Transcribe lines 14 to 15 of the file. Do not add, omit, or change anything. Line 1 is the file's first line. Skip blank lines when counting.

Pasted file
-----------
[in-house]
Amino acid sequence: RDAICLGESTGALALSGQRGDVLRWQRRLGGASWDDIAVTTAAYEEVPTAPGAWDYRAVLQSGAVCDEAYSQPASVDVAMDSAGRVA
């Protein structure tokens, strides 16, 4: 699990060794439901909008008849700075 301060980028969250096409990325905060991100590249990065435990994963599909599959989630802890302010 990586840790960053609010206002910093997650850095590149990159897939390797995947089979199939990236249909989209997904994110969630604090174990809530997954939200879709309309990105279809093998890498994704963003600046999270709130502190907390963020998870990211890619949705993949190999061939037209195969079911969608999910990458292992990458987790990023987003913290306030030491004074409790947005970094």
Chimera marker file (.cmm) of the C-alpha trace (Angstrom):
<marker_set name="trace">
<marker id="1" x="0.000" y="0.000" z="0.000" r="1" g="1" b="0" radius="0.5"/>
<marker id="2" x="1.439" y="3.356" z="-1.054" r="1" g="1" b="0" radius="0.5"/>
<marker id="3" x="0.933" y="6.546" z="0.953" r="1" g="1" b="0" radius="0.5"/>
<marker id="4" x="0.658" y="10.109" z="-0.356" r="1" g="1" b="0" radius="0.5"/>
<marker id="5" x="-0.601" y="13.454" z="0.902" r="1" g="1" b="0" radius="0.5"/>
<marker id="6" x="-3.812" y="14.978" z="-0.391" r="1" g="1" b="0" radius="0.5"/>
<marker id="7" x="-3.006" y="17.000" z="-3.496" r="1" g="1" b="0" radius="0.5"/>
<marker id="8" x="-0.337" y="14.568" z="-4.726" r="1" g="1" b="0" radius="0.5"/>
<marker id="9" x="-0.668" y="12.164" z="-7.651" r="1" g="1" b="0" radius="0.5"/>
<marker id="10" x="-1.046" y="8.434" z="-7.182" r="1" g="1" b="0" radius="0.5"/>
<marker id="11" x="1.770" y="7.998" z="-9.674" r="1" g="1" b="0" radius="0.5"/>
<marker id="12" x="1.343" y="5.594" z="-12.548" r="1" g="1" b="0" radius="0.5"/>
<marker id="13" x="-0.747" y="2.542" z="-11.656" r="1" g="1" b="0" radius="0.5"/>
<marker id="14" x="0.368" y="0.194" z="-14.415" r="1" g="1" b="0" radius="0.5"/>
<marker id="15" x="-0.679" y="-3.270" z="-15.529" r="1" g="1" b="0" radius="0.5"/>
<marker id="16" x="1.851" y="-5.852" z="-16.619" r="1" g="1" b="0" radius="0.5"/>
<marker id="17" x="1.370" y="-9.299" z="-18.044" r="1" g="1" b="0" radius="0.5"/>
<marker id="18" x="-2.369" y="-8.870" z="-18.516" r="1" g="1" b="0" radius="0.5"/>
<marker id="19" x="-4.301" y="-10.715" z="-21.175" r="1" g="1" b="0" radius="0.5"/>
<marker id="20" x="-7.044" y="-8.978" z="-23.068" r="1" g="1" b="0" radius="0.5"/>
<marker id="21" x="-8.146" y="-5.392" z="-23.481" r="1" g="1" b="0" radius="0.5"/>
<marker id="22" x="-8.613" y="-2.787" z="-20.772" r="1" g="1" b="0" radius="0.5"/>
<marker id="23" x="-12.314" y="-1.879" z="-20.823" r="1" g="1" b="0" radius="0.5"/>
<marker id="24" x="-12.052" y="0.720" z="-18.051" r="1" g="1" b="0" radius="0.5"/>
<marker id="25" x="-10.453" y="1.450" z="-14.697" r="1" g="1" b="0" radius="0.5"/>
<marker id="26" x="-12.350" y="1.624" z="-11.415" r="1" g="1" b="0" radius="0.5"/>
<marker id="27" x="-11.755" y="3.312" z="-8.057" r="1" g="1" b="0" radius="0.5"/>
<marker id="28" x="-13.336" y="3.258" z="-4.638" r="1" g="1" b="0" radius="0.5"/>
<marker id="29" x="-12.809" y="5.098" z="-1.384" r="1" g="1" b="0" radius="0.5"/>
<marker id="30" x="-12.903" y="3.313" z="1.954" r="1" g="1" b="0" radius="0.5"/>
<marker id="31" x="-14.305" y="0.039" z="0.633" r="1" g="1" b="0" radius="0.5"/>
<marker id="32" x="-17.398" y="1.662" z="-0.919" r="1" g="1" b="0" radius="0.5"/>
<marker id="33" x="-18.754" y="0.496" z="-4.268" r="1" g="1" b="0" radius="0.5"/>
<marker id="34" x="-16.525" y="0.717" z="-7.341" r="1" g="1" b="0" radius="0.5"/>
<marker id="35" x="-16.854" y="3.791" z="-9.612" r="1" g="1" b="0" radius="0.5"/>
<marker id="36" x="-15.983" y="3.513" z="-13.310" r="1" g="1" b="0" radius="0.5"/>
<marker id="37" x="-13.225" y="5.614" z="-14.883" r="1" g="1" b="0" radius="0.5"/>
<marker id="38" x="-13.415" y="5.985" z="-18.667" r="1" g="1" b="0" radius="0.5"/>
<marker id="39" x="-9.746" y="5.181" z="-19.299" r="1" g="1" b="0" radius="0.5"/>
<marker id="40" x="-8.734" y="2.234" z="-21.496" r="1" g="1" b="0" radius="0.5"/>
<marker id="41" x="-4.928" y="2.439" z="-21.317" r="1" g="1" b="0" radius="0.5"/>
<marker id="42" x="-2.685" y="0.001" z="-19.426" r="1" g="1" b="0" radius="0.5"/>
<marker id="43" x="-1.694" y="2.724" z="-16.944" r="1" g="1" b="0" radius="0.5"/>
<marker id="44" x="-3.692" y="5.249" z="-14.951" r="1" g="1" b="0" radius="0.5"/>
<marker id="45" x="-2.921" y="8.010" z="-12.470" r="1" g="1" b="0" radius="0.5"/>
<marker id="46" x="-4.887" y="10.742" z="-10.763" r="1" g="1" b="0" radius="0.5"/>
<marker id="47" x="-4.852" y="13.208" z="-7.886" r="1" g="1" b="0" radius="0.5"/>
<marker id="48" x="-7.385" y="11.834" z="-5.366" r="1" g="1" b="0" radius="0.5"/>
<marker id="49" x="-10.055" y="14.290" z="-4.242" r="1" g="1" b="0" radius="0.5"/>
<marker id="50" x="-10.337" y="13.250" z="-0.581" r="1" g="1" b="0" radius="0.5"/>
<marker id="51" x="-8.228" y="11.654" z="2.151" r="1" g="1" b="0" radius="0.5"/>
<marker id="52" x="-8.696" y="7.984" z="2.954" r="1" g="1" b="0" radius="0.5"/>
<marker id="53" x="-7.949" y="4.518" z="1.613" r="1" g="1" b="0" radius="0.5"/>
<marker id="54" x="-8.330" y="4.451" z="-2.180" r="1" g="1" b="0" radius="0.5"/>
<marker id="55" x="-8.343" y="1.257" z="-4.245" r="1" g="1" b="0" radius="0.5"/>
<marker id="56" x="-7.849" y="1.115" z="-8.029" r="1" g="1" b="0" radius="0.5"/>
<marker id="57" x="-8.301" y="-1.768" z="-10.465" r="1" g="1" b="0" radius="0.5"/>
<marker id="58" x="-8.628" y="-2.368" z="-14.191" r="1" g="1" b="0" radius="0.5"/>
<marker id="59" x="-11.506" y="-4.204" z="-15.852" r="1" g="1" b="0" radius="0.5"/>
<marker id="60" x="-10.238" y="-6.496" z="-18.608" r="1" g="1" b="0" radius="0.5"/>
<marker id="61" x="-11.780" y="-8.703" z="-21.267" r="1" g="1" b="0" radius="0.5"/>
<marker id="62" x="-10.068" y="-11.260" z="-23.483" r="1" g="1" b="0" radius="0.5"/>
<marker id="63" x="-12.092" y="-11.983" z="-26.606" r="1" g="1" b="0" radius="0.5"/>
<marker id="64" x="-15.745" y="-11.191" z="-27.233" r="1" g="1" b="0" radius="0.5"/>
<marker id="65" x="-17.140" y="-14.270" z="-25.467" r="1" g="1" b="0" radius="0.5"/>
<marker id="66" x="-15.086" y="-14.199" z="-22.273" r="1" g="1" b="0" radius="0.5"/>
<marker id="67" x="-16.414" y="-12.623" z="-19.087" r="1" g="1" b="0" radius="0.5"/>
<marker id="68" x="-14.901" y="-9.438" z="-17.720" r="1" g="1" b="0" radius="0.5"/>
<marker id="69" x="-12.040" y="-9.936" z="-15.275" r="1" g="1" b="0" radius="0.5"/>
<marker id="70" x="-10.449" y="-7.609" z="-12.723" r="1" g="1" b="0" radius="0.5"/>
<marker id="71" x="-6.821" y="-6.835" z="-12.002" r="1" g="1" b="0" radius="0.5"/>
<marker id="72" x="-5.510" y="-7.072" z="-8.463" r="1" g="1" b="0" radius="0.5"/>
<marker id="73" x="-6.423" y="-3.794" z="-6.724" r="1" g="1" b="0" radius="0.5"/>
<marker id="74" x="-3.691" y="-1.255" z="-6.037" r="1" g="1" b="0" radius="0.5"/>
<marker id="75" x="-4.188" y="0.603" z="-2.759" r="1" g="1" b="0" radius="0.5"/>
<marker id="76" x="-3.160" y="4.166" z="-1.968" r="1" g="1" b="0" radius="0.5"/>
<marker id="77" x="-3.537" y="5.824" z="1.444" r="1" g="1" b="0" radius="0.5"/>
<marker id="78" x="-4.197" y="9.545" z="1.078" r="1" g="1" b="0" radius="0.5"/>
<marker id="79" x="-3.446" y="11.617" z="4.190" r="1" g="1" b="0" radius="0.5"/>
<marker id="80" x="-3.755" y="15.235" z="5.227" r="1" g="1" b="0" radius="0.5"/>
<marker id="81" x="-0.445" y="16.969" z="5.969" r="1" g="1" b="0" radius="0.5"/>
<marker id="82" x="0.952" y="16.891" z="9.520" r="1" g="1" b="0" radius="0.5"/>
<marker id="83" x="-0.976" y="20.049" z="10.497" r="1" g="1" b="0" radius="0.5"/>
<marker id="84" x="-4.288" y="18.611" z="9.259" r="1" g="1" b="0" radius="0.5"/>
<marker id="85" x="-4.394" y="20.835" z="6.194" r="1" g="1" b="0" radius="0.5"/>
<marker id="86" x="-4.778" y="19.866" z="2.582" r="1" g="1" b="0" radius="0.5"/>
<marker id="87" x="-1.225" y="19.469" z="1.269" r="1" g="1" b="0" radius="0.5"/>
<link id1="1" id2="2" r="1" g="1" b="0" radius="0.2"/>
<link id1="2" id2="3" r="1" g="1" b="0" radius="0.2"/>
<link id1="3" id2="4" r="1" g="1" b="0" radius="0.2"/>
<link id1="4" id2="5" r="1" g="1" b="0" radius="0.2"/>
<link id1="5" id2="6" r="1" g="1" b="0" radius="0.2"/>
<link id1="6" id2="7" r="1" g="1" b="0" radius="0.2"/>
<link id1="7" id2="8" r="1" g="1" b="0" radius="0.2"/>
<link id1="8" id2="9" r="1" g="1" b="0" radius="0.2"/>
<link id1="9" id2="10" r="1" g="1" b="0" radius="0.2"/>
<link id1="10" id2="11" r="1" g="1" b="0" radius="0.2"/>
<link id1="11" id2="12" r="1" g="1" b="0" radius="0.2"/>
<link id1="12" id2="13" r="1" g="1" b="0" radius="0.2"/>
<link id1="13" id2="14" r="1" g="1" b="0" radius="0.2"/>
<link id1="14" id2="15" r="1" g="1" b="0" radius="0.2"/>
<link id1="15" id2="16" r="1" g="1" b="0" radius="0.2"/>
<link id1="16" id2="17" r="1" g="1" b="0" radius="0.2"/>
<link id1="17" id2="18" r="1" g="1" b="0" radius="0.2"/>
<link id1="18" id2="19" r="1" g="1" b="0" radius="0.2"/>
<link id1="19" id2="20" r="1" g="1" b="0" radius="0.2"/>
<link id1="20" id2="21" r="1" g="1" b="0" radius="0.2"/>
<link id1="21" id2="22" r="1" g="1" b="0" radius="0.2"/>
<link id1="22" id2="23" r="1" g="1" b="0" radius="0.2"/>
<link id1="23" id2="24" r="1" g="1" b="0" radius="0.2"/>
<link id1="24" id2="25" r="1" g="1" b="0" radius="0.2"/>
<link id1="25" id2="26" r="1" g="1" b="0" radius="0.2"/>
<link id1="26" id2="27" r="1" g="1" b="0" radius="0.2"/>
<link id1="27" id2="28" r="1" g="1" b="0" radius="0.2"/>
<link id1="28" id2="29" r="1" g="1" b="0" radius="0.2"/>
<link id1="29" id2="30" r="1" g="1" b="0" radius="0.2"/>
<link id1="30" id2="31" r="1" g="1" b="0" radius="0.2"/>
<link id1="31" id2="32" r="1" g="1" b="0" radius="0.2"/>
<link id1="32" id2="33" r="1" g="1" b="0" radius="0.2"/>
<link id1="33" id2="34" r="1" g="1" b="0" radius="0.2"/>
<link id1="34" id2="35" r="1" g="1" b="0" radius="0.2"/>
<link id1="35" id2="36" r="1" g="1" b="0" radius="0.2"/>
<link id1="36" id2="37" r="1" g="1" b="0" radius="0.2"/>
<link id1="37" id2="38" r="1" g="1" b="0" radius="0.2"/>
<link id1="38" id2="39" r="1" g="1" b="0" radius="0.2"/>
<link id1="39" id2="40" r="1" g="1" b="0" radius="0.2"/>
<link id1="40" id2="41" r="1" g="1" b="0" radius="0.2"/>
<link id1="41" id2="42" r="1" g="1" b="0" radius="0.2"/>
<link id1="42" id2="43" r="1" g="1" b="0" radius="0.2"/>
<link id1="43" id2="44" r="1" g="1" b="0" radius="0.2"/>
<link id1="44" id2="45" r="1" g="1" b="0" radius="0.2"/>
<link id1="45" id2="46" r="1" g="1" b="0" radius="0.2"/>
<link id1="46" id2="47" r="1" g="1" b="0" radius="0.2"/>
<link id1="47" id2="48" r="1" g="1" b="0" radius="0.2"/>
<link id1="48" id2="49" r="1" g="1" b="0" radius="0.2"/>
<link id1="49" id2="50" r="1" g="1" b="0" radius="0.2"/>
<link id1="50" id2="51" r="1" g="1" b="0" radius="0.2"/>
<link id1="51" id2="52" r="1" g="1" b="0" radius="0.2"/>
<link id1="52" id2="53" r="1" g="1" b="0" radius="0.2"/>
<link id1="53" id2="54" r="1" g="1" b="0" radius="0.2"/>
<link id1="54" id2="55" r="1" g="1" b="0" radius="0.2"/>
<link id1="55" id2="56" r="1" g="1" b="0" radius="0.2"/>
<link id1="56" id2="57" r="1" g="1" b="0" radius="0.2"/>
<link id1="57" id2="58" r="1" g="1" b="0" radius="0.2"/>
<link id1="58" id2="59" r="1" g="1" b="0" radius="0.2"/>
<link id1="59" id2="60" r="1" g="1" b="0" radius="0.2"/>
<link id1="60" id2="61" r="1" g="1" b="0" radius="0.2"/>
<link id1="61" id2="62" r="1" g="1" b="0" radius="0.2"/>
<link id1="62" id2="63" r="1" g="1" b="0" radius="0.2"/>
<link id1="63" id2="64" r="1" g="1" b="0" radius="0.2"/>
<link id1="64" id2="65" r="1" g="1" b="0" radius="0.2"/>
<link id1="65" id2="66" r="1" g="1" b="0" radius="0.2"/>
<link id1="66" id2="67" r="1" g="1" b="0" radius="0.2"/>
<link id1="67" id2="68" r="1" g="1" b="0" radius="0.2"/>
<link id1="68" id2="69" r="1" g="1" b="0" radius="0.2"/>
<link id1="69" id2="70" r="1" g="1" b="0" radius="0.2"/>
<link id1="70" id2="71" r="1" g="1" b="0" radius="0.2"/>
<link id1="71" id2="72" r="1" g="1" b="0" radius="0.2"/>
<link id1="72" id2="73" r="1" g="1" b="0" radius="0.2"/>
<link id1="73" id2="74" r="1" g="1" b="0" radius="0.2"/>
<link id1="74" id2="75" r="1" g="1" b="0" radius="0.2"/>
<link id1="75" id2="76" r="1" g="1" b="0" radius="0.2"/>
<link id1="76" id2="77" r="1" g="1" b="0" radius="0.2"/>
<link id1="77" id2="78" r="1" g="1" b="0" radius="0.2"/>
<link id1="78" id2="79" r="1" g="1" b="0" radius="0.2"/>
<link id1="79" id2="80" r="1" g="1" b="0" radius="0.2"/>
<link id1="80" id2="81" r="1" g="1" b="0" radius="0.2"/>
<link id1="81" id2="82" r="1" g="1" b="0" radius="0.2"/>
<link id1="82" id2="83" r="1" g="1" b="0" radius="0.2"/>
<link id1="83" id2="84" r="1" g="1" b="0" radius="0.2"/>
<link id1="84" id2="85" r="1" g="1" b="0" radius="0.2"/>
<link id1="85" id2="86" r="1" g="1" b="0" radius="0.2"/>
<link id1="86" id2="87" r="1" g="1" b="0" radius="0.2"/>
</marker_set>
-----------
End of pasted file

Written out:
<marker id="9" x="-0.668" y="12.164" z="-7.651" r="1" g="1" b="0" radius="0.5"/>
<marker id="10" x="-1.046" y="8.434" z="-7.182" r="1" g="1" b="0" radius="0.5"/>